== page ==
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N1G

Trying to understand Prop Feathering, Constant speed props etc

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Hi,This is my first attempt to understand feathering and constant speed props. I just bought the jetprop and really am trying to understand it's operation and theory behind this type of technology. How to fly it, what to do and what not to do. It really has me scratching my head. It really bothers me to try and fly something and pretend I understand it's operation. Can anyone point me to an article or series of articles that will help me understand how it works and how to use it.RegardsBob

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I hear ya... ever since the turbine Duke I've been trying to learn more about the engine itself.What I've gathered so far is most are fairly laggy in terms up power increase and decrease. Generally put the engine stuff in the green and you're ok. When climbing, reduce throttle, then reduce rpm to set cruise power.Here's a link that might help clarify:http://www.pilotoutlook.com/airplane_flying/turboprop_engines_types

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I hear ya... ever since the turbine Duke I've been trying to learn more about the engine itself.What I've gathered so far is most are fairly laggy in terms up power increase and decrease. Generally put the engine stuff in the green and you're ok. When climbing, reduce throttle, then reduce rpm to set cruise power.Here's a link that might help clarify:http://www.pilotoutl...p_engines_types
thanks Ryan, I will take a look. I have a basic understanding but having a solid understanding will allow you to make the right decision in case of trouble. I remember reading about a guy who crashed because of not completely understanding of the physics and operational configurations and why. Apparently he was on approach with a mild descent. Blade pitch angle was reduced along with power. What happened was a plane pulled out onto the runway and he needed to pull up and out but the RPM's were way to low and he did not have enough time to correct. He ended up leveling a couple of small hangers, himself and all 4 passengers were killed. So what the experts were saying was that he should have kept the RPM's high on approach just in case. So with this in mind, it is more than just knowing what each lever does, it is this understanding what not to do aside from keeping things in the green I guess. So I really need to do some reading.Bob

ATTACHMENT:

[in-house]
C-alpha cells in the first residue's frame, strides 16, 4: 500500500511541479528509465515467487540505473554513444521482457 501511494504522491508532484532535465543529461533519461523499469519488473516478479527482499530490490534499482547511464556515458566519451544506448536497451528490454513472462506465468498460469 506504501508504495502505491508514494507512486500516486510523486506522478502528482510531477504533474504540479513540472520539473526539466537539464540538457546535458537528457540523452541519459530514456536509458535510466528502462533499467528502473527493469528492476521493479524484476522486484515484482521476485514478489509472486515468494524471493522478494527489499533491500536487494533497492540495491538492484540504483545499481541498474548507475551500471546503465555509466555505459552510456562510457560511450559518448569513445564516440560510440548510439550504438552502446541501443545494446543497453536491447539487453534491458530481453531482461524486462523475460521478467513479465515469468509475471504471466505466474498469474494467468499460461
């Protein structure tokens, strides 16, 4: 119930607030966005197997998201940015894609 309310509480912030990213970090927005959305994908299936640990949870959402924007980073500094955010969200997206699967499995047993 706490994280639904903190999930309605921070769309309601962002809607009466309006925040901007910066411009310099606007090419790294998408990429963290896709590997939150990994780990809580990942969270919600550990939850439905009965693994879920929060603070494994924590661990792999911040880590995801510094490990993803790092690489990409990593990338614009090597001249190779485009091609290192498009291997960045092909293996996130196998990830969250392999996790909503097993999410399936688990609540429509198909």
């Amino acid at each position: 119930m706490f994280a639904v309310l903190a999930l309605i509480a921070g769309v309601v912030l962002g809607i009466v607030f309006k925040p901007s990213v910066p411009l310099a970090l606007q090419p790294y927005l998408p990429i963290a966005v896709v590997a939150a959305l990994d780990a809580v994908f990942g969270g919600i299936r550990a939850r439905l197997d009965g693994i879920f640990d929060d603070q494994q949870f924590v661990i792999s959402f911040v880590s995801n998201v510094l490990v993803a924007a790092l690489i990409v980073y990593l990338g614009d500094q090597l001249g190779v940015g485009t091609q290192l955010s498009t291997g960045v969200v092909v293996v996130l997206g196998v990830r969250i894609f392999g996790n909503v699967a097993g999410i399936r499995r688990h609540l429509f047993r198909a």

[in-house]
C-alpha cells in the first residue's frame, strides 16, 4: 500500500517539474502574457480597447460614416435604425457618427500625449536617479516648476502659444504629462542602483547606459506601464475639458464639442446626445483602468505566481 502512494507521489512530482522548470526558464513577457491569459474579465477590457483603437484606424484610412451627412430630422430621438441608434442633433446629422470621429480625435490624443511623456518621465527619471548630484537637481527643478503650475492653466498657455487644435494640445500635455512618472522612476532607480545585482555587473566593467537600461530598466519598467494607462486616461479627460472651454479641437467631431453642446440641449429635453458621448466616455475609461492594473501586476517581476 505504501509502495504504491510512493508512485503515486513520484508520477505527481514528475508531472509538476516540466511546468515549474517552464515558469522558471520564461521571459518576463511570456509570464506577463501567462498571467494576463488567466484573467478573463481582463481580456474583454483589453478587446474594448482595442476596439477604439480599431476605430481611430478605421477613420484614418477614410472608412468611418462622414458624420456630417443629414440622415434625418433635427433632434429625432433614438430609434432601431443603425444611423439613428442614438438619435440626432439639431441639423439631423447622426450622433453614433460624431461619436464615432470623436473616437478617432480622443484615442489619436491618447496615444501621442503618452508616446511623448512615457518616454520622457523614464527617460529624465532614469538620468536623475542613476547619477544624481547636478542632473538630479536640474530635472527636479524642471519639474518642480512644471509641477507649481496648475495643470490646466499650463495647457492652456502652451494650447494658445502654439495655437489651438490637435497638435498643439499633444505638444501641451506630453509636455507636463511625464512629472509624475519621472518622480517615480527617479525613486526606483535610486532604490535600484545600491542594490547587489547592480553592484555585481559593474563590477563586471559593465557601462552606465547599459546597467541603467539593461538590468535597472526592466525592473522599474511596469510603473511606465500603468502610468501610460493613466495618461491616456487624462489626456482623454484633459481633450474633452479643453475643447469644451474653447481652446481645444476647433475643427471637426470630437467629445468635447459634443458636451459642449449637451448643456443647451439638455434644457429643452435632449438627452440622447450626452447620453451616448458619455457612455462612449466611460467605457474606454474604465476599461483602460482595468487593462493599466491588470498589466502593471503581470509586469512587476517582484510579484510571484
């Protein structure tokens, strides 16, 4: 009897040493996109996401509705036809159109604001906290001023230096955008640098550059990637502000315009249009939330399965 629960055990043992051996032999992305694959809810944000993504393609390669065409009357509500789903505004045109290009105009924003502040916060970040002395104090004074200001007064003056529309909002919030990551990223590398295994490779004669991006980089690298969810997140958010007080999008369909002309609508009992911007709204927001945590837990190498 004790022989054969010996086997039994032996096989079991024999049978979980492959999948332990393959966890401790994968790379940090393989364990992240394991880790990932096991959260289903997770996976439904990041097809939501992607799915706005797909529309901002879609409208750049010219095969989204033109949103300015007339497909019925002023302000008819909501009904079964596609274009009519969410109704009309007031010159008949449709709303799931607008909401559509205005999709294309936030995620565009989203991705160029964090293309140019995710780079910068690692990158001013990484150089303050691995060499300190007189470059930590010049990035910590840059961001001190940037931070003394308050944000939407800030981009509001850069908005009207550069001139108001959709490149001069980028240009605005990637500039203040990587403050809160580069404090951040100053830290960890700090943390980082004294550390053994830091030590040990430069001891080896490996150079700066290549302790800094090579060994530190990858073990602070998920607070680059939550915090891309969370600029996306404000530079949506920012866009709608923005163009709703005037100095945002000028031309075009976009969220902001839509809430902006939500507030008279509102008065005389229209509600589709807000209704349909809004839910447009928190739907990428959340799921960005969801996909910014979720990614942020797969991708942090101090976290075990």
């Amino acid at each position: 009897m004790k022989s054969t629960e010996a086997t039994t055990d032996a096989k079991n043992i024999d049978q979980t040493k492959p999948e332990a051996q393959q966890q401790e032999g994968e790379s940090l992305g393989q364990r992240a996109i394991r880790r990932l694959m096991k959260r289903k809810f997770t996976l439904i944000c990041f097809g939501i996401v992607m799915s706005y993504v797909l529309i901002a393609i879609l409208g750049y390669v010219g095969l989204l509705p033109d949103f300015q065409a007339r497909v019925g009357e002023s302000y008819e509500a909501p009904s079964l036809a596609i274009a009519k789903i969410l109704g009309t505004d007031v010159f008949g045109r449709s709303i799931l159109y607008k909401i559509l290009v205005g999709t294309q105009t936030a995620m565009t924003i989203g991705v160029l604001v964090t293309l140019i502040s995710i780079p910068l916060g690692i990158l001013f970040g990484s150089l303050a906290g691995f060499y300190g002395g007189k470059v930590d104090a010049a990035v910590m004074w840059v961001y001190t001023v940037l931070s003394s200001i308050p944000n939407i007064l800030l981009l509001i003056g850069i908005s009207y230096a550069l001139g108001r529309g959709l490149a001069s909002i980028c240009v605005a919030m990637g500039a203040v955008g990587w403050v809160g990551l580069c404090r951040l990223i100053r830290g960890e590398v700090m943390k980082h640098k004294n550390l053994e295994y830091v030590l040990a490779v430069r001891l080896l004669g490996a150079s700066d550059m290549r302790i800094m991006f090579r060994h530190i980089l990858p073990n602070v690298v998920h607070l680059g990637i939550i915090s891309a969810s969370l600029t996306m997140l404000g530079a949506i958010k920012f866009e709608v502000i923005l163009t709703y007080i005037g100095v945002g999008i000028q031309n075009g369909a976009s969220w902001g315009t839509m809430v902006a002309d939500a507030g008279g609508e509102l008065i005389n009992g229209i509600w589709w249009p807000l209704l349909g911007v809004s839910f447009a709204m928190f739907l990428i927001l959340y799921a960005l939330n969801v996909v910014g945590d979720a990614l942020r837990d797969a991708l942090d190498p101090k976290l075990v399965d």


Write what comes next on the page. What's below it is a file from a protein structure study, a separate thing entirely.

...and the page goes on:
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Understood. From what I've read, when on final you treat every approach like you're going to go around. Sooo... props high rpm, oil cooler doors open (they are closed during descent to contain the warm air), fuel pumps on, fuel fullest tank, flaps lnd and gear down of course. The condition lever is apparently used more on the ground for taxiing but I'm not 100% sure one when to use the different settings in flight.

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It's actually pretty simple. In addition to the throttles (which control the power, or torque delivered by the engine) you also have the Prop levers, which control the speed (RPM) of the propeller by altering the pitch of the blades. In most aircraft, you take off and land with the propellers fully fine (full RPM, or levers fully forward). This gives the props the biggest 'bite' and thus more power, but also makes them noisier. During climbout, its standard procedure at thrust reduction altitude to reduce power, and reduce prop RPM. Note it must be in that order - you always reduce the throttles first before reducing prop RPM, otherwise you can overboost and cause damage to the engine. When you reach cruise, you set cruise power on the throttles and bring the props back a little further. In the manual for the aircraft there is usually a table which contains the cruise power settings and prop settings for particular altitudes. The props usually then stay in that cruise position until somewhere on the approach when they are moved back to fully fine for landing.Feathering a propeller is usually done after an engine failure to stop the propeller spinning (windmilling) in the wind (causing drag). The blades of a feathered prop are angled flat so they present the least obstruction to passing air.

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Hi Guys, thanks for the answers. So what exactly then is a constant speed prop? If one can control the RPM by changing pitch manually, then are there systems which control the rpm automatically?The learning process sometimes requires stupid questions I guess.Bob